"It bothers me racially, because dreadlocks are so important to my culture," said the student, who is Black. The student said it was inappropriate for Chartrand to keep the hair, only to wear it again at Halloween. The student who had cancer died in August of that year.

'Absolutely wrong'

Alexandra Kane, a spokesperson for Black Lives Matter London, said the video raises all kinds of red flags.

"There are levels of cultural appropriation here," Kane said. "You can see he puts the hair on and he starts being 'Black' with his body movements and his actions. It is absolutely wrong. Our clothes, our hair, our skin, is not a costume for you to wear and parade around."

Kane said the student may have felt compelled to let Chartrand use the hair in this way, given that he was an authority figure.

Alexandra Kane, a spokesperson for Black Lives Matter London, says a white principal wearing the hair of a Black student as part of a costume raises serious problems. 'There are levels of cultural appropriation here,' Kane said.(Andrew Lupton/CBC)

"Even if the student gave permission for this to happen, it's not OK to put that kind of pressure on a student," she said. "It's not OK to say, 'I'm going to be you for Halloween' as a white man. It's like you're mocking him."

Since posting the video, Kane said she's been contacted by current and former Monseigneur-Bruyère students. She said many are questioning why Chartrand's actions are only surfacing and being addressed by the board now, two years after the first incident in the gym.

The student who confirmed the contents of the video also shared with CBC News a letter sent to the school board in June 2020 demanding changes at the school to create a better climate for Black students. The student said the letter was partly in response to Chartrand's actions the previous Halloween but also in response to other incidents at the school and the murder of George Floyd by a Minneapolis police officer a month earlier. The student said she received no response from the board.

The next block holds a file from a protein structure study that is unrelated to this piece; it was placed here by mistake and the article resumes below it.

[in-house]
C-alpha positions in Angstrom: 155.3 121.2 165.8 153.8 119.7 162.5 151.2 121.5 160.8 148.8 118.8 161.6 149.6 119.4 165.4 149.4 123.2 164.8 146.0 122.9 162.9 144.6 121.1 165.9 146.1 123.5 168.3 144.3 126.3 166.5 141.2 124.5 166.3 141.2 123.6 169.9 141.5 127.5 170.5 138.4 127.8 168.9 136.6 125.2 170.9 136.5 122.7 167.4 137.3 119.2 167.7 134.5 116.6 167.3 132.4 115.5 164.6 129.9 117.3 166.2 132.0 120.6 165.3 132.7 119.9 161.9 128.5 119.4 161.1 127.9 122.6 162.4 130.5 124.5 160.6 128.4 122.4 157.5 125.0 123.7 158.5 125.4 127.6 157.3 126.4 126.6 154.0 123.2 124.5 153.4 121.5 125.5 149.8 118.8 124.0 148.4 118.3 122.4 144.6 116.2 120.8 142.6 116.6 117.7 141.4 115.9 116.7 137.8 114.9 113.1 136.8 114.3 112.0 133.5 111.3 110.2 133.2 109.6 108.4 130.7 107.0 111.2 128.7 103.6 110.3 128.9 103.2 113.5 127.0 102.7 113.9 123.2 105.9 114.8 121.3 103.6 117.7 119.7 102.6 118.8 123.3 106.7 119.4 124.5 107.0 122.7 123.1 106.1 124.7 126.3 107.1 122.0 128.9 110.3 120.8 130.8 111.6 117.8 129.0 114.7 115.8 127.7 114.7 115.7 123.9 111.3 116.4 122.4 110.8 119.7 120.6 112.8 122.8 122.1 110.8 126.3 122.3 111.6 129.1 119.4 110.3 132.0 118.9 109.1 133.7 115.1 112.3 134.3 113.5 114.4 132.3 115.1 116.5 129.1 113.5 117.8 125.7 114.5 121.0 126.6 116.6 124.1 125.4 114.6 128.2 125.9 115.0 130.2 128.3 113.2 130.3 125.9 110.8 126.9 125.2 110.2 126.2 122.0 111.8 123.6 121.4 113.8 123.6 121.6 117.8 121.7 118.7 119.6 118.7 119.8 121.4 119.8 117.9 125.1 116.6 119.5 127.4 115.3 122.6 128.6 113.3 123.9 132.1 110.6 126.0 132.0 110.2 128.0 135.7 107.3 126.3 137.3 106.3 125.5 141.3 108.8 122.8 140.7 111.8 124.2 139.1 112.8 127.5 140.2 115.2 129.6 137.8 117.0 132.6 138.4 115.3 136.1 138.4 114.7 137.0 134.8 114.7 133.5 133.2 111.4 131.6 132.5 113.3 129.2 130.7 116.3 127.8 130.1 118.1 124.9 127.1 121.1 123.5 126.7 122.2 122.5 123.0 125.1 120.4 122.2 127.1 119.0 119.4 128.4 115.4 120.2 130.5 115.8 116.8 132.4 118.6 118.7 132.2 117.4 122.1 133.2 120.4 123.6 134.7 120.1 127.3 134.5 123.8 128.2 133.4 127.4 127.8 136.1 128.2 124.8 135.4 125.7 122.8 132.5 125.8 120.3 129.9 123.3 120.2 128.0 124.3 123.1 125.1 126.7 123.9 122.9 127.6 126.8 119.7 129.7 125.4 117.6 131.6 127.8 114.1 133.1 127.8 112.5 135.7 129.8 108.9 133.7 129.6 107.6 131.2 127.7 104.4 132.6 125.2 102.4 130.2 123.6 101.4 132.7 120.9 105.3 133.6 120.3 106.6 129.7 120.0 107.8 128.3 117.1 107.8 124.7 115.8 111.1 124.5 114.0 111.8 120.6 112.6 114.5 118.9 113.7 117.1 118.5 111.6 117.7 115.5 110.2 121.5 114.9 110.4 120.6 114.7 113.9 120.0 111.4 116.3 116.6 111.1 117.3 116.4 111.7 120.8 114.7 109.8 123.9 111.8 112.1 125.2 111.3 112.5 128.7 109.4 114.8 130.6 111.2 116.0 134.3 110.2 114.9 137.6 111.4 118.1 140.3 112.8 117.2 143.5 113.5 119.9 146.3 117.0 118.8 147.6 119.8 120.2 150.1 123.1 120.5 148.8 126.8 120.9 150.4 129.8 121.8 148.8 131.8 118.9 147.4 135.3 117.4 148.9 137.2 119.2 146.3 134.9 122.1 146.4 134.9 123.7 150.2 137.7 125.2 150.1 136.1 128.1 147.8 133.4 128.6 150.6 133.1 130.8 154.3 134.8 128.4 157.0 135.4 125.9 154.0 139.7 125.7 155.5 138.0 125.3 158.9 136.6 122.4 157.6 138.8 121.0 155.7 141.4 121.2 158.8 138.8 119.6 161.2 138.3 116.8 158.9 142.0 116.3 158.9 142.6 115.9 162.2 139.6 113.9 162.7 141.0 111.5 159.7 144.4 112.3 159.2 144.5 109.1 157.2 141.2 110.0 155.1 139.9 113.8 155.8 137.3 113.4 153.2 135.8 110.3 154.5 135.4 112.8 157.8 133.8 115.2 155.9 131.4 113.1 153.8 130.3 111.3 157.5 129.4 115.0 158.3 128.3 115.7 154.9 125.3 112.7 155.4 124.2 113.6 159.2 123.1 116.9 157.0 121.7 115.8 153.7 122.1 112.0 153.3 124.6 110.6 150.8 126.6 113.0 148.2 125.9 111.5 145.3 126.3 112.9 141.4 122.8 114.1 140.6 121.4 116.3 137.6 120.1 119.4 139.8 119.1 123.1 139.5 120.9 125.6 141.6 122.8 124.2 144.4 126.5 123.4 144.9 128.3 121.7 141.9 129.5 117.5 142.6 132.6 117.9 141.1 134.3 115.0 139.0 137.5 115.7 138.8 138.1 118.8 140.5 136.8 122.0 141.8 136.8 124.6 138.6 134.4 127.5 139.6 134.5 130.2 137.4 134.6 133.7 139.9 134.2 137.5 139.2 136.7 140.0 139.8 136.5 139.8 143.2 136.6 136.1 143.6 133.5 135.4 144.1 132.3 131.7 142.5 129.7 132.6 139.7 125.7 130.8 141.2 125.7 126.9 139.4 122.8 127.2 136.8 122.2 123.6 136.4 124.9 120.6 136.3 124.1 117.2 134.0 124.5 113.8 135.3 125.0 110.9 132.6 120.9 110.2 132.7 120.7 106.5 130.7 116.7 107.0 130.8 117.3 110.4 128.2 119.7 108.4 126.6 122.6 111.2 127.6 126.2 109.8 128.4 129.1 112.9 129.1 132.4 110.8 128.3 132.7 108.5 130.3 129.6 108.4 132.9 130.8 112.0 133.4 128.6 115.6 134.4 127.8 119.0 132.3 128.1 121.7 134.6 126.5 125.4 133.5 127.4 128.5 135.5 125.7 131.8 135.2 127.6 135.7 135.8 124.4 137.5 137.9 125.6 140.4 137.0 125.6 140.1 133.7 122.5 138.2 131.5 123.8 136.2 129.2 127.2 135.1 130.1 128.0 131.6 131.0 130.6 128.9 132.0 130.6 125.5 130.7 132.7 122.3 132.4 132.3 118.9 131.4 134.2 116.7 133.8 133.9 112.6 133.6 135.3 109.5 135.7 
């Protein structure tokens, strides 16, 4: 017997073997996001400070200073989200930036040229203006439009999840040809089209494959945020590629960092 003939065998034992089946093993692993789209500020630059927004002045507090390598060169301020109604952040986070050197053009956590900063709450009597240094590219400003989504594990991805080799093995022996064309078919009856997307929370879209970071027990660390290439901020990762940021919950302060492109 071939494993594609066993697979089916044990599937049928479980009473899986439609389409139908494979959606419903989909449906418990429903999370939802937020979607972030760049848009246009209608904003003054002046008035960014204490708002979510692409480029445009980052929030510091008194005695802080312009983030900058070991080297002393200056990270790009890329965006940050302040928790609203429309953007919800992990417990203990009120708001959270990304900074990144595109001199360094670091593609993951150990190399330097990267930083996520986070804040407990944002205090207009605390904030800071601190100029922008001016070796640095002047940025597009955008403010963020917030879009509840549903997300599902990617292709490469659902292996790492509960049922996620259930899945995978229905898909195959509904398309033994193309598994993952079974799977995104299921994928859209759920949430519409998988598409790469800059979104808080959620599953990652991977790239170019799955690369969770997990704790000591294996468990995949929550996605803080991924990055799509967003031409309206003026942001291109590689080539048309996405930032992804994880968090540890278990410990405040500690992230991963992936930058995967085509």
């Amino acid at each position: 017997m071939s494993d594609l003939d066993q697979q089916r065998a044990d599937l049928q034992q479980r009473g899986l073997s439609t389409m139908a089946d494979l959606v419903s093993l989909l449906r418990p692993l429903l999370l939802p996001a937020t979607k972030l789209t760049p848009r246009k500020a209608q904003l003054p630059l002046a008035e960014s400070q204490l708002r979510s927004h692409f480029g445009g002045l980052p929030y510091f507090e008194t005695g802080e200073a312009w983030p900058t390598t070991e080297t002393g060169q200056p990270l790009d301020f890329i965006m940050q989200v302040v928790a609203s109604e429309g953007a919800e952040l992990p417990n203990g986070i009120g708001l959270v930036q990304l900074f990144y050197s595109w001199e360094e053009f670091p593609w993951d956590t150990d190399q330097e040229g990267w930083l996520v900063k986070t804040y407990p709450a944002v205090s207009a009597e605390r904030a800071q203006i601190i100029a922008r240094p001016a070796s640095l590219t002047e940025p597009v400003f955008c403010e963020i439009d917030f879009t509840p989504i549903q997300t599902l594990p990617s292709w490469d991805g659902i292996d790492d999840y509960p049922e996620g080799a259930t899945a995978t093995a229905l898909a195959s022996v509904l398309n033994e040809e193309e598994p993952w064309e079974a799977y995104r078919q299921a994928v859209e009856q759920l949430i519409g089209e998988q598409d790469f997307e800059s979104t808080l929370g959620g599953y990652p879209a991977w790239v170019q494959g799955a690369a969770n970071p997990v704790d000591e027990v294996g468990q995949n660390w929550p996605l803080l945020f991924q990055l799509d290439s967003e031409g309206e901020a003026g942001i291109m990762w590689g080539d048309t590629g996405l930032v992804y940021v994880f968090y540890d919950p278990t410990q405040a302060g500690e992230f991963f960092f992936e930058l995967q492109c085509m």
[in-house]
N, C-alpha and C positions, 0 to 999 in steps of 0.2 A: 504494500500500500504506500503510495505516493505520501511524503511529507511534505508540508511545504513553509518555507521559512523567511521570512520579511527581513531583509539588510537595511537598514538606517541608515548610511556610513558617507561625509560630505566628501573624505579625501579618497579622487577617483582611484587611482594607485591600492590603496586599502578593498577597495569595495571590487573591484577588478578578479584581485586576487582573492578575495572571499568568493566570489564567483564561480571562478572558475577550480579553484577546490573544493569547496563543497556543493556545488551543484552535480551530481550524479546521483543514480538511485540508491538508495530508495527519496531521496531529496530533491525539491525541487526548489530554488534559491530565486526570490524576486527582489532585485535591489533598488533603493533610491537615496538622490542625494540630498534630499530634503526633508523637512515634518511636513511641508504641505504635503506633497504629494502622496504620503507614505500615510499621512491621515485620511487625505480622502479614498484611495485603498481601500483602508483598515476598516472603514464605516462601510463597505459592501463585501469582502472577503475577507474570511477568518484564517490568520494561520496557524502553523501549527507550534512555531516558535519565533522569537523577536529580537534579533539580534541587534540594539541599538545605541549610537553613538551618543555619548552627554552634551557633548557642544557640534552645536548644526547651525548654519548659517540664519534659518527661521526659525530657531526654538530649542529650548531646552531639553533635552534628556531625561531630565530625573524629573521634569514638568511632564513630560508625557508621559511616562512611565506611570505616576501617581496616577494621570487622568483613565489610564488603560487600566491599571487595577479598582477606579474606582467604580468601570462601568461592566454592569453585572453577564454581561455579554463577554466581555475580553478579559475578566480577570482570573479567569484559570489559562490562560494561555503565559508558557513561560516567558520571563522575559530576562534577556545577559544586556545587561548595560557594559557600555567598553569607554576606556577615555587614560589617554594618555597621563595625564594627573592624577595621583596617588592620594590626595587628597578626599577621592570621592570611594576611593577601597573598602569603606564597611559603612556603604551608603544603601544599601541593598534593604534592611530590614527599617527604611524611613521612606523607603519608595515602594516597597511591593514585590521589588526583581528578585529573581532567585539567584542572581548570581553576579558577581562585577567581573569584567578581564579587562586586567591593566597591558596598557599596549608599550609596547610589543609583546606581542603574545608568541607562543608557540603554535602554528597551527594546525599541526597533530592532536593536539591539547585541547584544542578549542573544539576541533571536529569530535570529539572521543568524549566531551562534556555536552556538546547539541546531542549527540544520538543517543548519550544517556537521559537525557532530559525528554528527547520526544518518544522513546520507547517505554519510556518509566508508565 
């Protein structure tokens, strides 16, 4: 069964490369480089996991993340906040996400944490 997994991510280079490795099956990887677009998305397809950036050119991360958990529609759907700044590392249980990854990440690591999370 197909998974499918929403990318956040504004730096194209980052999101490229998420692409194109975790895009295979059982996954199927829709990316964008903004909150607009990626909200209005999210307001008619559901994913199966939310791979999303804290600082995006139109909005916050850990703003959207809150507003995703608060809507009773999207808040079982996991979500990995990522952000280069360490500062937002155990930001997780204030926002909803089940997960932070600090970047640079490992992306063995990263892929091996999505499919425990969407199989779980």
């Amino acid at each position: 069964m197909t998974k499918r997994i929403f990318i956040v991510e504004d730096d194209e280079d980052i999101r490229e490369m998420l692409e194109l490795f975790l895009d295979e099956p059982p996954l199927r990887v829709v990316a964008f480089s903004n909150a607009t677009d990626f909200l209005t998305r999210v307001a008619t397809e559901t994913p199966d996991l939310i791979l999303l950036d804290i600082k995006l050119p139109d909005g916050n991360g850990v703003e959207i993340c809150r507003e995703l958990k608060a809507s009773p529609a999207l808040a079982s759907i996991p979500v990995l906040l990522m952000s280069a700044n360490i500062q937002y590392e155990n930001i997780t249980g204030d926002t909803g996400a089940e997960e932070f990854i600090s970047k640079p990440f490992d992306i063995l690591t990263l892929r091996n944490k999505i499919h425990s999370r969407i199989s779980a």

Kane said she's heard similar stories from students who've spoken out since the photo of Chartrand was posted Friday.

"The school board was aware of the situation when it happened," she said. "The students sent a petition to the school board and they did nothing. I hope they do more to eradicate racism in their own board. They need to find out where the problems are."

'I left for the same reasons'

News of the principal's behaviour hit a nerve with Arielle Kayabaga, a London city councillor. She attended Monseigneur-Bruyère when she was in high school but transferred to another school before graduation over what she said was a climate of racism at the school.

"I left for the same reasons. I just felt there was discriminations happening towards people of colour," she said. "The racism I experienced at that school made me want to switch schools, and that was 10 years ago.

"The students there now are experiencing the same thing. It's not just about the principal."

Arielle Kayabaga, a London city councillor, attended Monseigneur-Bruyère in high school, but said she transferred to another school before graduating due to what she called a climate of racism at the school.(Andrew Lupton/CBC)

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Credit belongs to : www.cbc.ca